“He came in at 90 degrees to the whole thing, asking questions like, ‘’These characters, are they animals? Or are they sentient? They are animals but they speak like people, yes?’ Yes, Werner Herzog, you’re an animal that speaks like a person. ‘This character, who is he?’ Well I think it can just be you, really. ‘Me? Who am I?’” Harmon says in his best Herzog impression. “My stomach sank, oh my god I’m losing Herzog, this guy’s a hero of mine and I’m already saying everything wrong.”
Eventually it turned out okay – Herzog nailed his lines, matching his nihilistic worldview with absurd sci-fi surgery, and then talked to Harmon about The Act of Killing (which he has an executive producer credit on) for 30 minutes.
The Jerry storyline in “Interdimensional Cable 2” saw him wrestle with both his strained marriage and own narcissism in an alien hospital. It typified one of the main differences between the two seasons. Whereas most early episodes divided their A- and B-storylines by genre – Rick and Morty going on an out-of-this-world adventure while their family members dealt with more mundane life problems – Harmon and Roiland felt more comfortable mixing things up for this go-round.
“There was sort of a decision going into season 2 to eschew some of the rules we had put upon ourselves,” Harmon says. “We made a list of domestic B stories, and they were all just kind of joyless things we didn’t care about, like what if Jerry gets a new credit card and goes over his limit. We’re sci-fi nerds, we’ve learned to interact with and think about humanity through pop cultural tropes, so it really is more passionate and personal for us to do stories that are inspired by sci-fi. We stopped asking that of ourselves. Let’s get Summer working with Rick more, let’s see these characters in different combinations more, and let’s see more of the galaxy.”
Rick starts “Interdimensional Cable 2” by noting “we pretty much nailed it the first time,” and Roiland essentially agrees. He says he’s still prouder of the season 1 effort.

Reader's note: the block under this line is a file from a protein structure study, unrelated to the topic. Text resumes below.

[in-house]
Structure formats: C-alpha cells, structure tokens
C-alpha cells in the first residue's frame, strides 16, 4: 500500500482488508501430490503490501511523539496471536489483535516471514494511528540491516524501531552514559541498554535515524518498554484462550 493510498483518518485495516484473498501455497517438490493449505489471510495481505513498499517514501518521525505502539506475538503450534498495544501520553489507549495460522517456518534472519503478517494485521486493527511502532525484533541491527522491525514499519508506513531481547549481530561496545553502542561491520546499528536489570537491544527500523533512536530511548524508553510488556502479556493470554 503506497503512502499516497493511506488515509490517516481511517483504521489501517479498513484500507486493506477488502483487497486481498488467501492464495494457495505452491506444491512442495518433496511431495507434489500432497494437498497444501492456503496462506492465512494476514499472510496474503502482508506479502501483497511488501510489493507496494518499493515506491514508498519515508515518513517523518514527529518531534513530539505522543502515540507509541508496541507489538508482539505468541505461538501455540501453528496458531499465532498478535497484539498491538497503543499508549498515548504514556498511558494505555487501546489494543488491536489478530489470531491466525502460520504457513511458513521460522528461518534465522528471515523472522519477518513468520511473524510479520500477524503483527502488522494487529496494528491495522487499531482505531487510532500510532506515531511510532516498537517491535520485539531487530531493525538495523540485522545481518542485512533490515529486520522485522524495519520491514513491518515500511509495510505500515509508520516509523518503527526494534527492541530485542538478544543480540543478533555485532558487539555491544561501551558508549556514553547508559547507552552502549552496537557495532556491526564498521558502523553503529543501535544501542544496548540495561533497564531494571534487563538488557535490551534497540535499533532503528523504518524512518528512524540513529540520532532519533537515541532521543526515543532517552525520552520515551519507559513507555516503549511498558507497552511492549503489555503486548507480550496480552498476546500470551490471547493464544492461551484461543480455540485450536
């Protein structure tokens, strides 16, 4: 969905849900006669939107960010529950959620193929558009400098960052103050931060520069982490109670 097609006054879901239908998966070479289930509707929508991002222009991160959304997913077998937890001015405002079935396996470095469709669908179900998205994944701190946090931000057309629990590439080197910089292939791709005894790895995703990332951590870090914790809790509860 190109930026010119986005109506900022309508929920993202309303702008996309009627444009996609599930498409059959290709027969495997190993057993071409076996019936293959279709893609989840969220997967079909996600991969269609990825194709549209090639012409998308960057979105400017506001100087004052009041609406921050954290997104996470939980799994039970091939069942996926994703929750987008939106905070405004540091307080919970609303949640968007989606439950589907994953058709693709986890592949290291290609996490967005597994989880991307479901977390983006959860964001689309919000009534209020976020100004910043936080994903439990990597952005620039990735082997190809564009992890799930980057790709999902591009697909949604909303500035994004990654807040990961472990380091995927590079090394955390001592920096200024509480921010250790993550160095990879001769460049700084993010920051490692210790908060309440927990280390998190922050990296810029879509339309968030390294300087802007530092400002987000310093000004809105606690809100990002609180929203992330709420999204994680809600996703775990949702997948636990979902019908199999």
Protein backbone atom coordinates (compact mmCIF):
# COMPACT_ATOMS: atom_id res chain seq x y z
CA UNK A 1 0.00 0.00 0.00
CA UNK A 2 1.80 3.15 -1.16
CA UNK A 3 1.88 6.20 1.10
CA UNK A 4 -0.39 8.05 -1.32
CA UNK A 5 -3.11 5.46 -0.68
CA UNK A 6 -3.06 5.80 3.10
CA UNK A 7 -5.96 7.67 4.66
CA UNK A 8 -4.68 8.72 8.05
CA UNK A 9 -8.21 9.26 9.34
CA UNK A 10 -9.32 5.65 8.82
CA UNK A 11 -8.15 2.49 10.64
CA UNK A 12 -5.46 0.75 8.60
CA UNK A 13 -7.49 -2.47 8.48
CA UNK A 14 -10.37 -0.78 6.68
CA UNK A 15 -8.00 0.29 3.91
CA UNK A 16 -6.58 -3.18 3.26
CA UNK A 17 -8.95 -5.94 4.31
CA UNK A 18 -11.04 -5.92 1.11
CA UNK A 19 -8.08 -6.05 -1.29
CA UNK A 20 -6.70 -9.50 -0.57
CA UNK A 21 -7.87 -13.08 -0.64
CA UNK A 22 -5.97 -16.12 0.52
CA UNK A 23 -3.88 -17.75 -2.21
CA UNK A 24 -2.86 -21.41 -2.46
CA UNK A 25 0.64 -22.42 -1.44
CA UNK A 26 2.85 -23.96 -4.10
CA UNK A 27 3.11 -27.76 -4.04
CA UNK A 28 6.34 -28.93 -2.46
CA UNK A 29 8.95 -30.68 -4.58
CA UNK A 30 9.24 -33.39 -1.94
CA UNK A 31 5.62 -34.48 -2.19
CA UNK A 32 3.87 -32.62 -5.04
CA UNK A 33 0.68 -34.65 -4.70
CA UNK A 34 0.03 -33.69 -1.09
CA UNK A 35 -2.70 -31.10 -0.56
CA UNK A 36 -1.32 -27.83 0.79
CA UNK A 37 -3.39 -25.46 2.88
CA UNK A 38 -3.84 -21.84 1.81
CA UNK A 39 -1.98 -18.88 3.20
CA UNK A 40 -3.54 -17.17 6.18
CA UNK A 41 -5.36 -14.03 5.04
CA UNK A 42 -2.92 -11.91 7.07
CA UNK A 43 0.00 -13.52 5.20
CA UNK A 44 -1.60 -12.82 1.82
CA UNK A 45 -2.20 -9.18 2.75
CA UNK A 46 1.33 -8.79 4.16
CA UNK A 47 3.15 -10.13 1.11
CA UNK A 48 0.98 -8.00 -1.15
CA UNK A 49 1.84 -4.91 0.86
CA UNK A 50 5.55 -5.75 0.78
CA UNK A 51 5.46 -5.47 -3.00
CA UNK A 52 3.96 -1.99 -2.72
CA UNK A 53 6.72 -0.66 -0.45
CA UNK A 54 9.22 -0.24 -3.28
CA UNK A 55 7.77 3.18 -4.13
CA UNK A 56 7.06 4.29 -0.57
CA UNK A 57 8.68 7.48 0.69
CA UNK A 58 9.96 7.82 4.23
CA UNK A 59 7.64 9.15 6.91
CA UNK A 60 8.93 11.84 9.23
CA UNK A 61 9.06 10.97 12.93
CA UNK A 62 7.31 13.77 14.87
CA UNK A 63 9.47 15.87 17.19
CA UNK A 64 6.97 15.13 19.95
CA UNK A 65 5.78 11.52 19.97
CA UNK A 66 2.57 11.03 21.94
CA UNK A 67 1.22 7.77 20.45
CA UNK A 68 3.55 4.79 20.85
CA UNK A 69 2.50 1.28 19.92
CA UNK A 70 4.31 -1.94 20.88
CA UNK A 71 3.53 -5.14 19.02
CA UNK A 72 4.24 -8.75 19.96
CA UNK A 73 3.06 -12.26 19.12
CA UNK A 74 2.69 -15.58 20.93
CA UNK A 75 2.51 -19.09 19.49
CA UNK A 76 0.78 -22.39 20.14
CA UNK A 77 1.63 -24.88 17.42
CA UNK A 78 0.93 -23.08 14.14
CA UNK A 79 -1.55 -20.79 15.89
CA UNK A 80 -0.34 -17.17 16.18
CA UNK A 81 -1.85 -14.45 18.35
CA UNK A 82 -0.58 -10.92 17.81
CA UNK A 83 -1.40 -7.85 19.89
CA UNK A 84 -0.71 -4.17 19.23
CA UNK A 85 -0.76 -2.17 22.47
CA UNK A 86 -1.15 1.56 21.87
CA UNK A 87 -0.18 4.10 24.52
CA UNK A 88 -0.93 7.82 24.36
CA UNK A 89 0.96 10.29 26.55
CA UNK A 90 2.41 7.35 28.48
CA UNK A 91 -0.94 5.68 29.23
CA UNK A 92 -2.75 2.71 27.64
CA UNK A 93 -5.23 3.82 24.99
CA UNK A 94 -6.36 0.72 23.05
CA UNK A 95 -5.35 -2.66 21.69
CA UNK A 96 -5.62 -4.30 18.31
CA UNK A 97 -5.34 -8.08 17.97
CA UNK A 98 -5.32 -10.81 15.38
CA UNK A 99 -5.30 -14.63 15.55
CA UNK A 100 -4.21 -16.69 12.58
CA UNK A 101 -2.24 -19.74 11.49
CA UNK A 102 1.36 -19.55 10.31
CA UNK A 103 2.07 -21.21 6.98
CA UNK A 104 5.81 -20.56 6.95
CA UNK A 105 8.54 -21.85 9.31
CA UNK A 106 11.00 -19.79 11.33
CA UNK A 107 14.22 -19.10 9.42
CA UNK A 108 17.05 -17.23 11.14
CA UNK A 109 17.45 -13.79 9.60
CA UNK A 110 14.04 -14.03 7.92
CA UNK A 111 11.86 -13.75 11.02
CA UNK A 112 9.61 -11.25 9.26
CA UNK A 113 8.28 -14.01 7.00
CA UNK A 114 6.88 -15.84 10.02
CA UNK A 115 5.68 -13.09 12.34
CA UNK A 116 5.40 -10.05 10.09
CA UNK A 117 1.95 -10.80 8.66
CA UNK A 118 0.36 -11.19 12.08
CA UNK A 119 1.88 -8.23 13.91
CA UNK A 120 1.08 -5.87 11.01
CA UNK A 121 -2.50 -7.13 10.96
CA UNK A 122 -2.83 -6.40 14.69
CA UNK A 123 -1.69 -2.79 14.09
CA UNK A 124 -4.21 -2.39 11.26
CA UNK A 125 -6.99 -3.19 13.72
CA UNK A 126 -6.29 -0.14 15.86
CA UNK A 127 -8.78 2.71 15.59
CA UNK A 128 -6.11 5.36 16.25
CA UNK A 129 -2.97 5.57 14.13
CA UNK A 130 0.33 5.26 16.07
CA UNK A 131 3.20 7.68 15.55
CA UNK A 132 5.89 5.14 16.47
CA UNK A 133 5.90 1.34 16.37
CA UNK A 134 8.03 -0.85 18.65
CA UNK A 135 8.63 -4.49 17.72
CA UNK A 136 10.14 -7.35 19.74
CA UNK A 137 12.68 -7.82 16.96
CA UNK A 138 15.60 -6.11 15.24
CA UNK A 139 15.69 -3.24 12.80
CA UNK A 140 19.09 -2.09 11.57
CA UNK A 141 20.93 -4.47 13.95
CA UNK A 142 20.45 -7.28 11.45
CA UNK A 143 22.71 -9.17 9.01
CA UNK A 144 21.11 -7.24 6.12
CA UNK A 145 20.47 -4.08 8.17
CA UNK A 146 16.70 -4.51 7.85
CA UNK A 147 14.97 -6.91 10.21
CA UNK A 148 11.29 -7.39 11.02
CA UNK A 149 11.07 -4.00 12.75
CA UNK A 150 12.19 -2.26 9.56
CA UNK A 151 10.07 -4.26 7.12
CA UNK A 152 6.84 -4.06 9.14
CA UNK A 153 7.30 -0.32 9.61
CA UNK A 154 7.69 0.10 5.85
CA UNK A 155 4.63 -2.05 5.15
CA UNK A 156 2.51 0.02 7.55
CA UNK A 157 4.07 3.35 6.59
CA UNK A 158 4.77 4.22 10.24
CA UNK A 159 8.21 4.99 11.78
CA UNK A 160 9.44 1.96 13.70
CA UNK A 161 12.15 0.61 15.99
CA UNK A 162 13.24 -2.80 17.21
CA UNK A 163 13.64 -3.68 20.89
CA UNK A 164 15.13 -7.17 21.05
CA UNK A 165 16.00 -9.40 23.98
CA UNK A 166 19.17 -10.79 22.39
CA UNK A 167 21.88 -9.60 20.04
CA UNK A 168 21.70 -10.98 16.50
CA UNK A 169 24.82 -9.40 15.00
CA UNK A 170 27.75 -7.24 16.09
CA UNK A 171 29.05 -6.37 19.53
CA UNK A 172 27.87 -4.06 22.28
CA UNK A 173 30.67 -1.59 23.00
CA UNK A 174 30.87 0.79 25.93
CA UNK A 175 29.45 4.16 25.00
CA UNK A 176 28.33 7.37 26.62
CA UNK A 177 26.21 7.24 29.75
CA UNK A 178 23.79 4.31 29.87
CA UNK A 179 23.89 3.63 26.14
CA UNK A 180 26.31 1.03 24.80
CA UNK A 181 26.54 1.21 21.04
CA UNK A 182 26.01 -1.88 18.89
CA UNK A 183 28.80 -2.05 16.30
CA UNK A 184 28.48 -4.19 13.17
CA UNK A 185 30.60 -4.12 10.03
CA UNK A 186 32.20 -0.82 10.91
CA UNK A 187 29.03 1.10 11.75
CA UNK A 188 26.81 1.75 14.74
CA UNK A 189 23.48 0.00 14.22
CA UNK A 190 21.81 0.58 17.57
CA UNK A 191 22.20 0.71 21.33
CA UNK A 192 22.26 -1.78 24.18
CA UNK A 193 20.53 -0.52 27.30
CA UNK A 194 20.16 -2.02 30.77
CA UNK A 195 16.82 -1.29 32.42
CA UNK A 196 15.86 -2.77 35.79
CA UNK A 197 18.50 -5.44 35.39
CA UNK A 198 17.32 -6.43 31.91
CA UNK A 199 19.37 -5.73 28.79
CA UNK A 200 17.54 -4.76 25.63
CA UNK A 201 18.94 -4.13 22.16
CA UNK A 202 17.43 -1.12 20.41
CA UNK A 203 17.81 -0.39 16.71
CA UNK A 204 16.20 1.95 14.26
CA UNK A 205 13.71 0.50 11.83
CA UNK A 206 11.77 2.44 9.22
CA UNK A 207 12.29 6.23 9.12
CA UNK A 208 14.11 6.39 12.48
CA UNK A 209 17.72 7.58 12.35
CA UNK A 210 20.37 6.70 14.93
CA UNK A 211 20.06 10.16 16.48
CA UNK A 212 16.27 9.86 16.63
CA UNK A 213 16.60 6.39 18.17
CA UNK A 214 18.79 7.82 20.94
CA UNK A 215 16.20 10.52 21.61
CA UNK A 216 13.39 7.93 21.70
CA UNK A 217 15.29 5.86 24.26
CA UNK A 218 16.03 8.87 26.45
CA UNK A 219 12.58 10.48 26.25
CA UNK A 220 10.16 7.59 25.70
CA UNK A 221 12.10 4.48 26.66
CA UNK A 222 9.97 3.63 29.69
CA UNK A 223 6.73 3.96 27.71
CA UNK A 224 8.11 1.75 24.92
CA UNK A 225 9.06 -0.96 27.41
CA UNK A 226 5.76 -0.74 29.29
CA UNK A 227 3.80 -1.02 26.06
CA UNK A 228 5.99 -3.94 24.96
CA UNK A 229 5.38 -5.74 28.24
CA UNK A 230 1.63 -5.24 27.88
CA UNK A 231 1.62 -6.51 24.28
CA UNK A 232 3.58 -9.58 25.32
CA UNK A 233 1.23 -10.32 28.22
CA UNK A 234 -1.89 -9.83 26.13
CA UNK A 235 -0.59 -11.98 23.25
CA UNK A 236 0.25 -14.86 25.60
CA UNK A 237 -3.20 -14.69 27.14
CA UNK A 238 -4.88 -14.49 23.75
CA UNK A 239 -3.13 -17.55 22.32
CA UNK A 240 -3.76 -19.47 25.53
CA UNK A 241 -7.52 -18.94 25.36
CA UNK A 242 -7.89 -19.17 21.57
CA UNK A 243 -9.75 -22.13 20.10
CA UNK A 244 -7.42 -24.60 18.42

“I feel like the first one was a lot better because I think it was a nice balance, there was more of a collaboration on the first one and the improv was plussed in a lot of ways,” Roiland says. “We went in and reworked certain stuff. Stuff that was great we left alone and stuff that needed work we went in and f–ked with. On the second one, I kept it to myself for a lot of the process.”
Harmon and Roiland both acknowledge that their creative partnership hit a speedbump or two during the development of season 2. The season premiere, “A Rickle In Time,” featured a high-level sci-fi concept: Rick, Morty, and Summer accidentally fracture the space-time continuum, prompting the rest of the episode to be told through split-screen parallel timelines. Although Rick & Morty often oscillates expertly between such nerdy sci-fi and raw humor, this storyline swung a little too far to one side for Roiland’s tastes.
“Justin was a little alienated by the writing process on the first episode of season 2,” Harmon says. “It was a little more like the intellectual side took over because it was a smart concept, and he was a little less at home in his own writers’ room and instead of being unhealthy about that and combating it, he decided he would put his energy into his kind of episode. So there was less back and forth about what he was doing on that episode.”
Usually, Harmon says, their relationship is more equal than that. It’s too simplistic to say Harmon provides the encyclopedic references to pop culture tropes while Roiland brings the unhinged semi-improv, but they do balance each other out.
“Justin and I, our partnership is very based on mutual terror of each other. We’re both scared of how unfunny we’d be without the other,” Harmon says. “It’s not as simple as I’m the smart one making it a mainstream show and Justin is the crazy one that makes it flavorful. There’s maybe a foundation of truth to that, but we both hate ourselves. Justin is smart and wants to do smart stuff, and I believe in fun, so it’s not that simple. And then of course it’s rumored there are other writers on the show that contribute stuff. We just follow the laughter, that’s the big solution. It all starts with talking in the room about what was it like to be 14 years old, what our favorite sci-fi movies are, and what our fantasies are about sci-fi inventions and tropes. Eventually we crack up at something and write those down and go back to try to figure out if there are episodes in there.”